Man and machine get on the same page

AS ELECTRONIC DEVICES BECOME more complex, user interfaces must become easier to understand and use, according to Jeffrey M. Gerth, a senior research scientist at the Georgia Tech Research Institute. He is currently developing interfaces to help operators

AS ELECTRONIC DEVICES BECOME more complex, user interfaces must become easier to understand and use, according to Jeffrey M. Gerth, a senior research scientist at the Georgia Tech Research Institute. He is currently developing interfaces to help operators better handle and troubleshoot production jobs.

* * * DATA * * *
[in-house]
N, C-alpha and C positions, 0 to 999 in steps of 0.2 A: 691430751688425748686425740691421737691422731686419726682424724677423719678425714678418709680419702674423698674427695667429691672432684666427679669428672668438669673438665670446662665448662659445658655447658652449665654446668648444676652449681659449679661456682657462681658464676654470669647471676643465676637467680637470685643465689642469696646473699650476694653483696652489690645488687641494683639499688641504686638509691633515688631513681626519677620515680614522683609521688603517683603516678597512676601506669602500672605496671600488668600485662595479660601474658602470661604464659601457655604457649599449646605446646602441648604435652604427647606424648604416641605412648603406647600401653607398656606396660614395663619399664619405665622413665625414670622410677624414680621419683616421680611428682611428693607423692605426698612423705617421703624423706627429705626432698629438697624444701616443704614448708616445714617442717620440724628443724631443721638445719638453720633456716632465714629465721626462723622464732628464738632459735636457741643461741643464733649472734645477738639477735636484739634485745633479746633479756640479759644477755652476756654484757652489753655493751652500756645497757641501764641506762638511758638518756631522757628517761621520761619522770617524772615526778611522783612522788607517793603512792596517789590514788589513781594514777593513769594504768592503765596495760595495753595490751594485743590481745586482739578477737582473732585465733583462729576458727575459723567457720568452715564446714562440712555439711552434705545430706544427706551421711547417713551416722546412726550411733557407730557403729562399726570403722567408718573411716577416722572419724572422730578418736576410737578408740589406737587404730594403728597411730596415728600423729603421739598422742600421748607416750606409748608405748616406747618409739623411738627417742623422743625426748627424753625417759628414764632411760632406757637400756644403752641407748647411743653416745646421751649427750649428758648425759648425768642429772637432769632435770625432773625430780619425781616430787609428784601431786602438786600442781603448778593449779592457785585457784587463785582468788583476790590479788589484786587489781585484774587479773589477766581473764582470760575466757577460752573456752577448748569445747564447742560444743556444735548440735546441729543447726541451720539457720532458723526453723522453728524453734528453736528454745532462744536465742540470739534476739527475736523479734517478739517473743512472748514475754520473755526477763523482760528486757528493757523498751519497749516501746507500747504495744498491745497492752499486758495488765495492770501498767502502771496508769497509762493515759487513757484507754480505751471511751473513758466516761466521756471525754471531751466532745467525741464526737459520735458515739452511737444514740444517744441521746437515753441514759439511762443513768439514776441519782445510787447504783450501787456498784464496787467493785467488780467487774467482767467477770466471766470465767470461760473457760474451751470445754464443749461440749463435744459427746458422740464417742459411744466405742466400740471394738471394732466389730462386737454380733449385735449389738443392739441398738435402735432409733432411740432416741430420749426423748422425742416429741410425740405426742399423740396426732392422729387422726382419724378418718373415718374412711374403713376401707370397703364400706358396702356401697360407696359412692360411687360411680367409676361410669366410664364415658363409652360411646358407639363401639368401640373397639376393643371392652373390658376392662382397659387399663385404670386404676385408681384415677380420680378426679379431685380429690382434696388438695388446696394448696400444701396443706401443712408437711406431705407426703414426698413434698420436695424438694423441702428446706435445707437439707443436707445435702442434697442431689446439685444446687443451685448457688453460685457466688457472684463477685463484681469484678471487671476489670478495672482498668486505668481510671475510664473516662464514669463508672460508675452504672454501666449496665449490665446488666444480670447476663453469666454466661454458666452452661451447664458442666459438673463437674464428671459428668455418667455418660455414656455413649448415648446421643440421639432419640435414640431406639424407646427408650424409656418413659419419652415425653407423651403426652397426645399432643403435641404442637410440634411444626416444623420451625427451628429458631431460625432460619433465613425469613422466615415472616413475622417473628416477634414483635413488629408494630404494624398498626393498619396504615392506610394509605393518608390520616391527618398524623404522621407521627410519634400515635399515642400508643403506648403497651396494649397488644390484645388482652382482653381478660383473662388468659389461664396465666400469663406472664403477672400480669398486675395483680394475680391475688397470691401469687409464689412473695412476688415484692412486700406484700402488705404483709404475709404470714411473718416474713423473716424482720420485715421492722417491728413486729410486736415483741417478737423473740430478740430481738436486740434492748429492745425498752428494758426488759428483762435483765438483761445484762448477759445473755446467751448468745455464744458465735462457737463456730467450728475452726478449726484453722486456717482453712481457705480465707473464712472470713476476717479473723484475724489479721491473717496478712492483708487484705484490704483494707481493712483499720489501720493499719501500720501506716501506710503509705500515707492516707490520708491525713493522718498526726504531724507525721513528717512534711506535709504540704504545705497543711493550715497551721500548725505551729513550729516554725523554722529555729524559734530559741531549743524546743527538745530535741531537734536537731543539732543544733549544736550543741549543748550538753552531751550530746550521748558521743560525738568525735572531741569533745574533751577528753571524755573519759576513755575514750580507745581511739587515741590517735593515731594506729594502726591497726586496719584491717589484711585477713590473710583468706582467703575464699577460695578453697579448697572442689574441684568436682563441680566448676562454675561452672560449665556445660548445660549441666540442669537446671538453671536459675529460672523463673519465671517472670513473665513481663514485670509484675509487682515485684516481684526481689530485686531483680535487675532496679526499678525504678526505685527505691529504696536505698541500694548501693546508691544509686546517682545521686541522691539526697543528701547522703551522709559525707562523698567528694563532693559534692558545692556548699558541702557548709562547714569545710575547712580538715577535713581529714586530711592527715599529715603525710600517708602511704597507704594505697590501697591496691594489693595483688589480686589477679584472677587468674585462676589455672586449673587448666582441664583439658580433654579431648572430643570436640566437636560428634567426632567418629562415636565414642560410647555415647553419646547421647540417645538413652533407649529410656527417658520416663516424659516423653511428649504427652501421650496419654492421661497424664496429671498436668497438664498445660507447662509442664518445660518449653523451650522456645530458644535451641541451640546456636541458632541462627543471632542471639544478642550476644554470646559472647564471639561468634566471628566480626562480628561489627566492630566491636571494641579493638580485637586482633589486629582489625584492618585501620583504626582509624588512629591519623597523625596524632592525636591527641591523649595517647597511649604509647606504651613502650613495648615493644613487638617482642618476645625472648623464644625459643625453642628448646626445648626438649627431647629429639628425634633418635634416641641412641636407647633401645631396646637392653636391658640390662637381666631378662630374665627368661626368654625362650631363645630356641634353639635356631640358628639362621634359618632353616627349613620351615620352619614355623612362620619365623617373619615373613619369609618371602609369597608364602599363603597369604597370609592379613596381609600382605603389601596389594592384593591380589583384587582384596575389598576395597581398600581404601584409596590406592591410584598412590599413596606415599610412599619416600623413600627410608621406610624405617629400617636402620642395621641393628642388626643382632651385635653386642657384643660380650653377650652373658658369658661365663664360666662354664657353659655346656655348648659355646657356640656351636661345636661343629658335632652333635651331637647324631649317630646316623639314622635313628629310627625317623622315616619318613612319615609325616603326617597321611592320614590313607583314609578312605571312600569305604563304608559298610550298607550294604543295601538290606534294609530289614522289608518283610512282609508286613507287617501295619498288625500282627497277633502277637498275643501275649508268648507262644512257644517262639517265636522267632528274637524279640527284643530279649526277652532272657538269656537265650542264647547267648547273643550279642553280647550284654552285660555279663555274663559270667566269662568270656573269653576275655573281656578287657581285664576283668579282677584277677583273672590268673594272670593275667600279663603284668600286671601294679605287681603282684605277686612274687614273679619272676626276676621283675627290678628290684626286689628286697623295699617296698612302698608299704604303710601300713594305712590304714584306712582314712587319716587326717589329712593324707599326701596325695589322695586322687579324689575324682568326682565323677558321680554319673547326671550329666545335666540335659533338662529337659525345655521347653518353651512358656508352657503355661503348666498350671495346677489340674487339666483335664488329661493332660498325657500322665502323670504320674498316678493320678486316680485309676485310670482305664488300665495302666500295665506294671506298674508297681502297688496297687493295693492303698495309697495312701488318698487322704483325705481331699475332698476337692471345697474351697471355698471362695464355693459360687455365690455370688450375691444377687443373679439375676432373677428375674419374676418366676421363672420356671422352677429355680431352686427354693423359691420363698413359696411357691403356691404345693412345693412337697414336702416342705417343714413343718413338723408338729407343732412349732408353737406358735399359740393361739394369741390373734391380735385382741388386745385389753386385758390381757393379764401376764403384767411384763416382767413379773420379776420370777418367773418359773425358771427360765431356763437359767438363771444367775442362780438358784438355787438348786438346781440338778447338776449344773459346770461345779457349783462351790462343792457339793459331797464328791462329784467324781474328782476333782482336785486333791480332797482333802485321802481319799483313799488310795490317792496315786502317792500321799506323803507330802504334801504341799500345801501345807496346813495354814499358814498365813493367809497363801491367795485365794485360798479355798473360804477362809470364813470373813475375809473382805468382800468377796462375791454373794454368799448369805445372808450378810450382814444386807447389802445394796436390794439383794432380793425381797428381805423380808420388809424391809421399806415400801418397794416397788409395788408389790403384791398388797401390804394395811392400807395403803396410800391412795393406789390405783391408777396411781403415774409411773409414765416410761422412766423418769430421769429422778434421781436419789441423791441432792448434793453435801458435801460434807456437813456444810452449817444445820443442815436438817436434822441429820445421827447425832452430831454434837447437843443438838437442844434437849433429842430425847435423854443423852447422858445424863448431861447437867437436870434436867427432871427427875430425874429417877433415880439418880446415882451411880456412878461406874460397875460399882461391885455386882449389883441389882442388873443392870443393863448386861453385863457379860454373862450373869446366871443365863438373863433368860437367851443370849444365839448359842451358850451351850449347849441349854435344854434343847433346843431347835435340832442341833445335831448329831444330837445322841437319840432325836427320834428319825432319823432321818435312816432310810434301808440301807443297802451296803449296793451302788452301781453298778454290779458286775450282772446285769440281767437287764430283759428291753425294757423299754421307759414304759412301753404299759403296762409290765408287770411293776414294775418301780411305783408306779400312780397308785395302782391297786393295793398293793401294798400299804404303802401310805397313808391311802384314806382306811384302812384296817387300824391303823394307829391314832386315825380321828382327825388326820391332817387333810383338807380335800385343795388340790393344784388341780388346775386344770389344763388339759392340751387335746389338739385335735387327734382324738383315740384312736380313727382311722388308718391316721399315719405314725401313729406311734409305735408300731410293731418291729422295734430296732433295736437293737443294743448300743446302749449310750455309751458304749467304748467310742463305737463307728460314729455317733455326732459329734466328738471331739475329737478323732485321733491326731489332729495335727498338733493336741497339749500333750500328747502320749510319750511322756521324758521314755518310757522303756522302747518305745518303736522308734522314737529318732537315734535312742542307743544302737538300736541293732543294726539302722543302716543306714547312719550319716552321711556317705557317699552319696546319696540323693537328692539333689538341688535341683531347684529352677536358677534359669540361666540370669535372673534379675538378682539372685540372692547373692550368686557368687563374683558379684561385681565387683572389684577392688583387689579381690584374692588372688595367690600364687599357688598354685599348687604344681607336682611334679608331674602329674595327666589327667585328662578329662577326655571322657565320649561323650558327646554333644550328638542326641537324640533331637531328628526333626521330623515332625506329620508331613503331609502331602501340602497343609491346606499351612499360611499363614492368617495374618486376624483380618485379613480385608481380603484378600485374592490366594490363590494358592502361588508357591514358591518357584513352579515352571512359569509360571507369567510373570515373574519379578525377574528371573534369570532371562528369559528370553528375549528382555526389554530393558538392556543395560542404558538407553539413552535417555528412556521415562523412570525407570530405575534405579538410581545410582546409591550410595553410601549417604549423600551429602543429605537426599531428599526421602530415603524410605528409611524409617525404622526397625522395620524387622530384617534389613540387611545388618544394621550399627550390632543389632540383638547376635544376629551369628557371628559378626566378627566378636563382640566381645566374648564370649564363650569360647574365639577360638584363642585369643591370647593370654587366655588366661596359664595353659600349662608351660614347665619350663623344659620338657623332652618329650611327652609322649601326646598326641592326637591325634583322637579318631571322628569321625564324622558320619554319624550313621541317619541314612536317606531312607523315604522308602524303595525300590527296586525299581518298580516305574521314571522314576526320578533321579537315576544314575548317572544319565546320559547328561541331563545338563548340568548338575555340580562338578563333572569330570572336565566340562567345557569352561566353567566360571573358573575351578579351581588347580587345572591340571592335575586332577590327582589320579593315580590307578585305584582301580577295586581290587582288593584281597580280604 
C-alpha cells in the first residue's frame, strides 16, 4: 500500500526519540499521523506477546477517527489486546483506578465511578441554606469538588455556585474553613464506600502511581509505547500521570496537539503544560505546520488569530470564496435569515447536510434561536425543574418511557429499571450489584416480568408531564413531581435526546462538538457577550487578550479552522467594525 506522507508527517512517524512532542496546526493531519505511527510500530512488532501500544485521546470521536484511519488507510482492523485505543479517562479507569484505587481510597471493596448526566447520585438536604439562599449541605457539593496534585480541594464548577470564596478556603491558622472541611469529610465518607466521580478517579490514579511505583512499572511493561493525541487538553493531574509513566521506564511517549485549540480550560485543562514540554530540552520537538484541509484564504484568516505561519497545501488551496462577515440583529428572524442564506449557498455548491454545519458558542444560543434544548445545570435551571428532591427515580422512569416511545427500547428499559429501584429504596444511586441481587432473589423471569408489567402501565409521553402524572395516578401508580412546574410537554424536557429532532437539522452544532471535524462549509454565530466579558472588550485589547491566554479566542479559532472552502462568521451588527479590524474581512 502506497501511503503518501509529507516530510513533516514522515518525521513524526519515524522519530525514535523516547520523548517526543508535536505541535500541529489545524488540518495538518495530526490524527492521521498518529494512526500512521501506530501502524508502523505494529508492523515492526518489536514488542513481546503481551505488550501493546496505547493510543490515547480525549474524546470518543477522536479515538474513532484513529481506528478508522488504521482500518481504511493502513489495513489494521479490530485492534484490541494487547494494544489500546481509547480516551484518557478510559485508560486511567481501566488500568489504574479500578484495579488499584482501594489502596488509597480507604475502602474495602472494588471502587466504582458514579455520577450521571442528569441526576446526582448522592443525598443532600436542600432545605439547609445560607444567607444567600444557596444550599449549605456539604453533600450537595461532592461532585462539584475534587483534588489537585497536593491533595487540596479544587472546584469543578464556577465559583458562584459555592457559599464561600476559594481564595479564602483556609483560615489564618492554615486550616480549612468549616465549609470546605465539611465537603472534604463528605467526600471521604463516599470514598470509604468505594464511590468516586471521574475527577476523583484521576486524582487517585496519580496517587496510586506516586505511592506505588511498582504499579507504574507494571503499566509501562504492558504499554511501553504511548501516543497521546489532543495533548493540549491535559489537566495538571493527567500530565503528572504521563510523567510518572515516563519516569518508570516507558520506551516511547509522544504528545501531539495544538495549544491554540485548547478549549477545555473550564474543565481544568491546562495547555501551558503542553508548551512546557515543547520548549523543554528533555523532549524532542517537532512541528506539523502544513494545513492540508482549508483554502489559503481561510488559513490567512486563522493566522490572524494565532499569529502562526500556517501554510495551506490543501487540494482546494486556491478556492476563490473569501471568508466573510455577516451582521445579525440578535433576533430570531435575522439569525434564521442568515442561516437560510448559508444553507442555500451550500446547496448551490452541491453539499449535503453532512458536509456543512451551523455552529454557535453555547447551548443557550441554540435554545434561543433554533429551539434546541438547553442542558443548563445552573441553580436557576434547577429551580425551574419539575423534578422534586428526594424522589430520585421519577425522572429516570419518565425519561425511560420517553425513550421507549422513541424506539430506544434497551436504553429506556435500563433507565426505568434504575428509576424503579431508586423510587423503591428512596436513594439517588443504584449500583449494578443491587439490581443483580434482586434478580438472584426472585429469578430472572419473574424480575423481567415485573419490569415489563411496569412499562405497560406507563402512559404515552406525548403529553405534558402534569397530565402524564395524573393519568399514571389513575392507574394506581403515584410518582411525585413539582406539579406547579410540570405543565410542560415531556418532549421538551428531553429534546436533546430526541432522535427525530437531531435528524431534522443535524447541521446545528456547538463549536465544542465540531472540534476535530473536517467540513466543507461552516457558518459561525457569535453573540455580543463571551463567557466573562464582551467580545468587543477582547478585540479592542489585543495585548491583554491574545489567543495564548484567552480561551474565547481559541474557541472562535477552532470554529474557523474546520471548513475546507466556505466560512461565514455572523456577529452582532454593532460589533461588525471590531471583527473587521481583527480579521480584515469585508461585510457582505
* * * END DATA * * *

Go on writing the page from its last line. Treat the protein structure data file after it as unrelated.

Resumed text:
"The job of operators is to monitor machines so they're in constant operation," says Gerth. "If production stops or isn't going as fast as intended, then a manufacturer is losing money."

Gerth's latest project involves DEK, an international machine manufacturer headquartered in Weymouth, England. He has improved the user interface on screen printers that DEK produces for the circuit-board and electronicsassembly industries.

The redesigned interface, dubbed Instinctiv, is reportedly easier to use than DEK's previous text-based interface. Its graphic display reduces language dependency, which is important for an international player like DEK. Instinctiv also helps operators take independent and appropriate action rather than call on process engineers.

TAGS: CAD and CAM
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